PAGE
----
Israel and Egypt Trip
After an eight hour flight to Rome, Italy, a couple hours in the Rome airport and then another three hour flight, we landed in Tel Aviv, Israel - weary but ready for a great adventure. After an hour and a half bus ride through Tel Aviv and Jaffa, we arrived at our hotel in Netanya on the beautiful coast of the Mediterranean Sea, just in time to watch the sunset. Everyone shared a meal together and then it was off to bed for our first night of rest in the Holy Land.
Today we rose early, 6:30 am to be exact, had breakfast and then boarded our bus to begin our Holy Land adventure. First stop, Caesarea, Herod’s great port city. We walked the ruins, stood in the re-constructed theatre and visited the site of Herod’s palace, the place where the apostle Paul made his forceful appeal and defended the gospel. We viewed the spectacular hippodrome and then made our way back to the bus once more.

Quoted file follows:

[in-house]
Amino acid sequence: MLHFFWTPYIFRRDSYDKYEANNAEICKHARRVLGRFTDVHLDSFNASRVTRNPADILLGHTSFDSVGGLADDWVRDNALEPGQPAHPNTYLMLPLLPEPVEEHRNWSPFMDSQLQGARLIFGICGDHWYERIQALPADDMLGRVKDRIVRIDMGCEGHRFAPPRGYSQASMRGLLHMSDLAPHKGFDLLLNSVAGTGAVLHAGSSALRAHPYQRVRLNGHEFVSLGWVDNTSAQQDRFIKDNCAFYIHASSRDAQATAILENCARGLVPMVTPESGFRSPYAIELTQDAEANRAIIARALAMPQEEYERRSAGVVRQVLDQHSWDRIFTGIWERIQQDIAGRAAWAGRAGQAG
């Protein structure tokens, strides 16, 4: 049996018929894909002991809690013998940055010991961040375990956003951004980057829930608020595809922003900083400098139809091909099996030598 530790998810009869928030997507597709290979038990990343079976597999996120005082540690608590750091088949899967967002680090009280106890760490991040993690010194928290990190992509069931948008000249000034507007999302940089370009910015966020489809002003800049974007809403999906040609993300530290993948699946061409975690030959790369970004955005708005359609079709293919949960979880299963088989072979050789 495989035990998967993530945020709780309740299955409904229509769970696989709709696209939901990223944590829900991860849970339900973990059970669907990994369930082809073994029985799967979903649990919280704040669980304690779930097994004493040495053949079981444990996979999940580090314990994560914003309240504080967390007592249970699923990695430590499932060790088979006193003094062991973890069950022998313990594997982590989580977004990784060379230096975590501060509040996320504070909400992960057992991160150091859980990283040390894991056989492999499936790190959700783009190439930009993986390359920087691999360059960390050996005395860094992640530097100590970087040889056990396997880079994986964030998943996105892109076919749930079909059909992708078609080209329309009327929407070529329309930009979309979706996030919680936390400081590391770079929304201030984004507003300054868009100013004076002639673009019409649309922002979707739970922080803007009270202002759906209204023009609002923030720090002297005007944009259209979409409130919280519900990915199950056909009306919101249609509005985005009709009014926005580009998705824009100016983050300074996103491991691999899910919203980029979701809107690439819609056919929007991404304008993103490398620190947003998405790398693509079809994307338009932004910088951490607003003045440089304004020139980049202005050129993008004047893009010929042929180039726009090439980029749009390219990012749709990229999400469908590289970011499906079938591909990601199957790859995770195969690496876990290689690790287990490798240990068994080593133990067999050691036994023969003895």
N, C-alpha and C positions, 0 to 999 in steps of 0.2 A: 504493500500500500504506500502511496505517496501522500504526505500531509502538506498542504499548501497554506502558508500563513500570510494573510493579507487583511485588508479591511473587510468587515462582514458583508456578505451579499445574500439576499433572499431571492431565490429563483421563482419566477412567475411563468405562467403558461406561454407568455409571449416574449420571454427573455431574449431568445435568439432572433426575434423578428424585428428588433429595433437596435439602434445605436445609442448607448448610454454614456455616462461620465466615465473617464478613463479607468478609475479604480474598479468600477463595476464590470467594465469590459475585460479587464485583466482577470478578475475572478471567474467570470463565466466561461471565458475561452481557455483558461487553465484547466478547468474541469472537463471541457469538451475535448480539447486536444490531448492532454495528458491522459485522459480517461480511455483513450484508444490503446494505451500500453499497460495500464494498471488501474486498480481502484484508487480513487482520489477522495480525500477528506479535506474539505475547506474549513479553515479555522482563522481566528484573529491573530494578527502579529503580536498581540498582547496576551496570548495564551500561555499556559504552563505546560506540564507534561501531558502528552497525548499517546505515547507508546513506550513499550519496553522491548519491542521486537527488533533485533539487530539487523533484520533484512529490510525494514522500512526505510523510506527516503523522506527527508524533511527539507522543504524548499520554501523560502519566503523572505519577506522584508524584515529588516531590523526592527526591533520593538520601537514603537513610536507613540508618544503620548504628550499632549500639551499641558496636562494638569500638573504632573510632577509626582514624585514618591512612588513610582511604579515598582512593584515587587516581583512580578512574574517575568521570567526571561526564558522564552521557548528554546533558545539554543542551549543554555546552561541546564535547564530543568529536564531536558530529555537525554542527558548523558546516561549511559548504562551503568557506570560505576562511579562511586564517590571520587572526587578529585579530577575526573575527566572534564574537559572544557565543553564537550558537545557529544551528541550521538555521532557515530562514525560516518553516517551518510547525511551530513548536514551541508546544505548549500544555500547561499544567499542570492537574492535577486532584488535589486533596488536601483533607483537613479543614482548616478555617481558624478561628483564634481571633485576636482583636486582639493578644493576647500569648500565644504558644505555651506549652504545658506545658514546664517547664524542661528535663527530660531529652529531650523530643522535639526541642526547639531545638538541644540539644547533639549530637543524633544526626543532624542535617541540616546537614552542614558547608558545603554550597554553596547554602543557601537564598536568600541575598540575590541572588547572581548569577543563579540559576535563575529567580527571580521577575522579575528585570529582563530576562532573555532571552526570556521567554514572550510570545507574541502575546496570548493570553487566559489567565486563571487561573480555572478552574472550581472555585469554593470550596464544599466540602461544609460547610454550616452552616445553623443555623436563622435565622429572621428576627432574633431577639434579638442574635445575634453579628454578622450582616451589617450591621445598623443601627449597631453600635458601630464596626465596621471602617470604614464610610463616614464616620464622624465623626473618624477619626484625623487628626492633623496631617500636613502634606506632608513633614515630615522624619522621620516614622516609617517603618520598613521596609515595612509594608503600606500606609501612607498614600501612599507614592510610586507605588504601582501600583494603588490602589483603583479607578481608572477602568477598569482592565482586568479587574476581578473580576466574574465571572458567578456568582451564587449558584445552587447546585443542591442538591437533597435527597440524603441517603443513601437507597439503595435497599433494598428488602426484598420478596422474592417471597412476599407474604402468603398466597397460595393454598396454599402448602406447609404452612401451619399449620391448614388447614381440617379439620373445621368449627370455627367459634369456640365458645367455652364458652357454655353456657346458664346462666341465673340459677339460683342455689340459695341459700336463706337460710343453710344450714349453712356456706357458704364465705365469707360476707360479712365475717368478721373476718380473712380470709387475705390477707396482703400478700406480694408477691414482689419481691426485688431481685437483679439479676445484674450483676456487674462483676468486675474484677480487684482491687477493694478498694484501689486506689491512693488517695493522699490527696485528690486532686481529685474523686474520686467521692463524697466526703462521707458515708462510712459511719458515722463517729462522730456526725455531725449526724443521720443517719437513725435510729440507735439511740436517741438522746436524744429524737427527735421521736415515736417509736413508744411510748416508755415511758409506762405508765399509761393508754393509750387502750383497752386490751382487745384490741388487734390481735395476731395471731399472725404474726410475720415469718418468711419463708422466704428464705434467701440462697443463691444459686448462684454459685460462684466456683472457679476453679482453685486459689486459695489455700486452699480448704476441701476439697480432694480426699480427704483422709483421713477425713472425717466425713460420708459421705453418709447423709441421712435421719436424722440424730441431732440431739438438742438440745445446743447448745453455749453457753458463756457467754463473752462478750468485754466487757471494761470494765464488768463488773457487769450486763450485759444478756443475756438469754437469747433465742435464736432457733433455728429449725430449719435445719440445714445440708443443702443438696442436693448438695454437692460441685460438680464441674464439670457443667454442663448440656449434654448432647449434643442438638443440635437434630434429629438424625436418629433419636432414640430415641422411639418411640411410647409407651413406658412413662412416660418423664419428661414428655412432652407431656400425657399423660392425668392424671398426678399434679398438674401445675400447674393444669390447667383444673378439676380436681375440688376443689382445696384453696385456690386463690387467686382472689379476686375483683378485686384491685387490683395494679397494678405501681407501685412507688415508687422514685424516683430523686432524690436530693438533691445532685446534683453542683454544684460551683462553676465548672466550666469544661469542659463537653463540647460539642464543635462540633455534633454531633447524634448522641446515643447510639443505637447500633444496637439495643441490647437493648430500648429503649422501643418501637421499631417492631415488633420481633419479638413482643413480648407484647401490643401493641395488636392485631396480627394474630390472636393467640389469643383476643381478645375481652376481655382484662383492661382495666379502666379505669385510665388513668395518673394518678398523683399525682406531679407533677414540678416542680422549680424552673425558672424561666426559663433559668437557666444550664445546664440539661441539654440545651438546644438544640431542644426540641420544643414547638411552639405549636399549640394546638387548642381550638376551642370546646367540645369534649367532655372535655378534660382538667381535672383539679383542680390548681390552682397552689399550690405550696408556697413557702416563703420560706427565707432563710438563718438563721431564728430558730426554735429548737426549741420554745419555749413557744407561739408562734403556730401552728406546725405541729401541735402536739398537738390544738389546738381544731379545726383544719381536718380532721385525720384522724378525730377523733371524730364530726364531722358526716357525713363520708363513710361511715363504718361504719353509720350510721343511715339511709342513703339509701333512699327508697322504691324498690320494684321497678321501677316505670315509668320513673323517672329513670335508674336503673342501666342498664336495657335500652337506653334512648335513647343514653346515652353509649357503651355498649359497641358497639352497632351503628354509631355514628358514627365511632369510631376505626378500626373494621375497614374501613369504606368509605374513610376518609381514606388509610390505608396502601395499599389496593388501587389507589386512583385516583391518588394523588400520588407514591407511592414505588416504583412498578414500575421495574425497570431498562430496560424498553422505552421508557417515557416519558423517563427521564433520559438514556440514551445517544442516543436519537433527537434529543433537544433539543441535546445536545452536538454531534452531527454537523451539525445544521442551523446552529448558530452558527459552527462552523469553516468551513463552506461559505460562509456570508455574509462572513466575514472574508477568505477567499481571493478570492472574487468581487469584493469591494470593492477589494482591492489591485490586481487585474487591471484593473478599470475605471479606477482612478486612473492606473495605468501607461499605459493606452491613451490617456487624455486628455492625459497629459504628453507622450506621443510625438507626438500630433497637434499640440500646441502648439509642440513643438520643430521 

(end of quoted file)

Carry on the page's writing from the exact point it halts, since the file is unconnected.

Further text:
Next stop, Haifa. We wound our way north up the Mediterranean coast drinking in the breathtaking views. But none compared to the view as we crested out on the top of the hill in the city of Haifa. This spectacular centre for hi-tech sits right on the coast and is a key port city. The first large office towers we saw sported names like Yahoo, Google, Microsoft and Intel - all research and development facilities. Then we began to climb into the city toward the crest of the highest hill. As we looked down over the railing at the Ba’hai Gardens, the first thing to catch our eye was the beautiful harbour, dotted with huge tankers and other watercraft. Modern buildings reached into the sky, but in the centre of it all, was a large cylindrical building that is the Ba’hai shrine. We weren’t here though, because of any interest in the Ba’hai religion, but because of the awesome beauty of the gardens here.